The “principal” owner of Forest Park-based Sudama Resorts LLC, a company that last week agreed to forfeit $1.6 million in a racketeering and illegal gambling lawsuit, pleaded guilty Monday to criminal charges.
Sandip Patel, 41, pleaded guilty to three counts of commercial gambling. As part of a plea agreement, he was sentenced to one year on house arrest followed by four years on probation.
The key part of Patel’s plea agreement is his continuing cooperation with authorities and his testimony in future proceedings, if he’s called as a witness.
Patel also was granted immunity from being prosecuted for statements he makes while helping authorities.
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“His medical condition and extreme cooperation with the state are the only things that saved him from the penitentiary,” said Macon Judicial Circuit District Attorney David Cooke.
If sent to prison, taxpayers would have to pay for his medical care, Cooke said.
Prior to July 1, 2015, owners of coin operated amusement machines and convenience stores where they’re placed were required by law to self-report the amount of money played on the machines and the net profits received monthly.
The machines were directly connected to a central computer system that recorded customers’ play and winnings beginning July 1, 2015.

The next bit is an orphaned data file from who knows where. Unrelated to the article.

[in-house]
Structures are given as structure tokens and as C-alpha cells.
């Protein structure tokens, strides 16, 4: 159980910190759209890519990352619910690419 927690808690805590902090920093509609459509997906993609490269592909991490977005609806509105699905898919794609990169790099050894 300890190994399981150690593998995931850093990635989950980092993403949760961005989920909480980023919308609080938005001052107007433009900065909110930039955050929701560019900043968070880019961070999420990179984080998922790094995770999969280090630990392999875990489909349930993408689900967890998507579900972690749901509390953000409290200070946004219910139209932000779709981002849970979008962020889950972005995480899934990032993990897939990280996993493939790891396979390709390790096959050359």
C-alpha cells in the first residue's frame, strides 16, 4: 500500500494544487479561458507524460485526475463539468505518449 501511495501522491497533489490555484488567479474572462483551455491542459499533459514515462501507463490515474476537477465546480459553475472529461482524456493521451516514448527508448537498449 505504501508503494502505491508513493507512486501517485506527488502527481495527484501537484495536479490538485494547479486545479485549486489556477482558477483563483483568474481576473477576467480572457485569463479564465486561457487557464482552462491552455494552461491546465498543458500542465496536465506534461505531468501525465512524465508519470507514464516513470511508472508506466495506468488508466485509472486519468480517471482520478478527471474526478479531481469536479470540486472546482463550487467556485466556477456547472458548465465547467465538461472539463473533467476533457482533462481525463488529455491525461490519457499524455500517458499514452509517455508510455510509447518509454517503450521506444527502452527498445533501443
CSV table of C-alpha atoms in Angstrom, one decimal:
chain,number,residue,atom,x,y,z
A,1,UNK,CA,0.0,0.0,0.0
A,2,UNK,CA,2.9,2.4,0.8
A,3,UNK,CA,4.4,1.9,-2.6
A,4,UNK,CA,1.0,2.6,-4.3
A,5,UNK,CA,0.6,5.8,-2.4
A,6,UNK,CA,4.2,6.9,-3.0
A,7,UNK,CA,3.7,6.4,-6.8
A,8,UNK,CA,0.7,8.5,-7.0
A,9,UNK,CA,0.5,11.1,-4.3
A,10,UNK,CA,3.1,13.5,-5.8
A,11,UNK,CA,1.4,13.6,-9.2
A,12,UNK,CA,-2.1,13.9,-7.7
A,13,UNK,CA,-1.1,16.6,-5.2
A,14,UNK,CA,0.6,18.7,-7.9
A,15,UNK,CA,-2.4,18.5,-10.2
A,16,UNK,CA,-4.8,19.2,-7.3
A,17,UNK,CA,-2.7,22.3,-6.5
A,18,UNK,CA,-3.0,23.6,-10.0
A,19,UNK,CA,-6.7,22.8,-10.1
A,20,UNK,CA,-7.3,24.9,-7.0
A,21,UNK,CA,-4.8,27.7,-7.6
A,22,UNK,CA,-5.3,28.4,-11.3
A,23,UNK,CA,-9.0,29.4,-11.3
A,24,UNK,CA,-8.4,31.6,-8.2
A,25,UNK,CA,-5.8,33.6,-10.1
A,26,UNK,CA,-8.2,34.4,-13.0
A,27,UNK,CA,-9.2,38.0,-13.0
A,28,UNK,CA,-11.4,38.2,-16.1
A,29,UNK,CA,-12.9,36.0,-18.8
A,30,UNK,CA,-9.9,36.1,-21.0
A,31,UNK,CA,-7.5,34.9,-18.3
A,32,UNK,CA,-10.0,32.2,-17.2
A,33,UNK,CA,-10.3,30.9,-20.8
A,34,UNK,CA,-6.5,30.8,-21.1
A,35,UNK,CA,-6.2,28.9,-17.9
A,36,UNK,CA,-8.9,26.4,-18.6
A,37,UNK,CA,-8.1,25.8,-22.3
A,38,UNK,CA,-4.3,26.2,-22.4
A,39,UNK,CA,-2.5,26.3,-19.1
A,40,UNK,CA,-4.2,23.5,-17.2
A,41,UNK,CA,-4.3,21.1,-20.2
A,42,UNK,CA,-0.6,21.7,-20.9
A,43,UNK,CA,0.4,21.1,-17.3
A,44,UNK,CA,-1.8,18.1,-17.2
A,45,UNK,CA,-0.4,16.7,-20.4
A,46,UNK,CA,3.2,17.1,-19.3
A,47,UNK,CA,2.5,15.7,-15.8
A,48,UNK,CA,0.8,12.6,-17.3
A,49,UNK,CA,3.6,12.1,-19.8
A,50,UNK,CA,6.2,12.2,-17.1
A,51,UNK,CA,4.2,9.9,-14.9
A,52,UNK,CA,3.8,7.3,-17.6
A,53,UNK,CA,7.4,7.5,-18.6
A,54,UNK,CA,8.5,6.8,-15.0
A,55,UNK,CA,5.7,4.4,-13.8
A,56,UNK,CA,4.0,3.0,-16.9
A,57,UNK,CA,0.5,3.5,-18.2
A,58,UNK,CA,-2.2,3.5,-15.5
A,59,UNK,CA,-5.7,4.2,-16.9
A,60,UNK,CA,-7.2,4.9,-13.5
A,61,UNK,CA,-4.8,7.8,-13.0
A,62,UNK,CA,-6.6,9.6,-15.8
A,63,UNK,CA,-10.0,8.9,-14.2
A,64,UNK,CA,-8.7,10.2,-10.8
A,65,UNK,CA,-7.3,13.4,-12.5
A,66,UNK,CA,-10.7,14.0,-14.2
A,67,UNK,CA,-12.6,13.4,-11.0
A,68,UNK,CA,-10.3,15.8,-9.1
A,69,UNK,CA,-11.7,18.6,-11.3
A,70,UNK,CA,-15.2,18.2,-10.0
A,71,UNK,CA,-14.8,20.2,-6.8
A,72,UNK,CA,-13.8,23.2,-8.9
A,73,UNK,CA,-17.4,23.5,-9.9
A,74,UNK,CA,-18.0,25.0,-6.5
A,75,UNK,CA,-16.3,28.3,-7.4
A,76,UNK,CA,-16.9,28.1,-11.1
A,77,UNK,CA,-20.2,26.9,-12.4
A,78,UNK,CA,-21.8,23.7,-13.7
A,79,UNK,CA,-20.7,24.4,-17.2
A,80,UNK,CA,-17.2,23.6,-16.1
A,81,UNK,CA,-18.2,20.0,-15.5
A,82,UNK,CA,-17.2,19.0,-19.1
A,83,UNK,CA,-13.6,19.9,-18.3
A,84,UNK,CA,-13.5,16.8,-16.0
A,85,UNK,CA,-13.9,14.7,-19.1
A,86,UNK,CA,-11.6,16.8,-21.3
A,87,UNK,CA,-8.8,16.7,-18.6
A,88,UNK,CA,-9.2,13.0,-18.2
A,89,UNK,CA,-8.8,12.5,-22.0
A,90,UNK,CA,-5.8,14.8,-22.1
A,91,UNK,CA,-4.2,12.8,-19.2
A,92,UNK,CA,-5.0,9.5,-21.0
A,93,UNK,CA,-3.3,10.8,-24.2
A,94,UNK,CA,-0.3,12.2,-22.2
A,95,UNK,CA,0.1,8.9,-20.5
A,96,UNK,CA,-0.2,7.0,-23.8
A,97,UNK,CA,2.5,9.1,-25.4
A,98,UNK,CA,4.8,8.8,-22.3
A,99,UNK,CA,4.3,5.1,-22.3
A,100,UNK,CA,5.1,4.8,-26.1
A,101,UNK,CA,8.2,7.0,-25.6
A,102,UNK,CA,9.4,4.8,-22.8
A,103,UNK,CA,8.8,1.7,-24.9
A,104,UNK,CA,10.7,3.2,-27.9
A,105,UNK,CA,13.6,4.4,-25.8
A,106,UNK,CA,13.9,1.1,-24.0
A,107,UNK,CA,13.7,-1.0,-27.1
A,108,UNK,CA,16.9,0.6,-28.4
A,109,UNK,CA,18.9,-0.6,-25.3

In order to be legal, the games must require an element of skill and cash payouts are prohibited. Winnings can be redeemed for store credit, gas, merchandise or lottery tickets.
Sudama Resorts, the owner of 600 machines placed at 100 locations across the state, self-reported that $15 million was played between July 1, 2014, and July 1, 2015, Cooke said during Patel’s plea hearing Monday in Bibb County Superior Court.
During the same period, Sudama reported $12 million was paid in winnings and receiving a $3 million profit, he said.
The central computer system reported players played more than $12 million between July 1, 2015, and Sept. 30, 2015, nearly as much in three months as the company had reported for all of a 12-month period, he said.
Winnings for the three months totaled $8 million and profits were recorded at $4 million, Cooke said.
In the last five years players have fed $240 million into Sudama machines and been paid $168 million, he said.
Cooke said undercover police officers played the machines and received illegal cash payouts at more than a quarter of the locations where Sudama machines were present.
He said reports filed by Patel and others were falsified monthly reports filed with the state, filed false tax returns and failed to pay Georgia sales or use taxes on the winnings paid out.
Information from Telegraph archives was used in this report.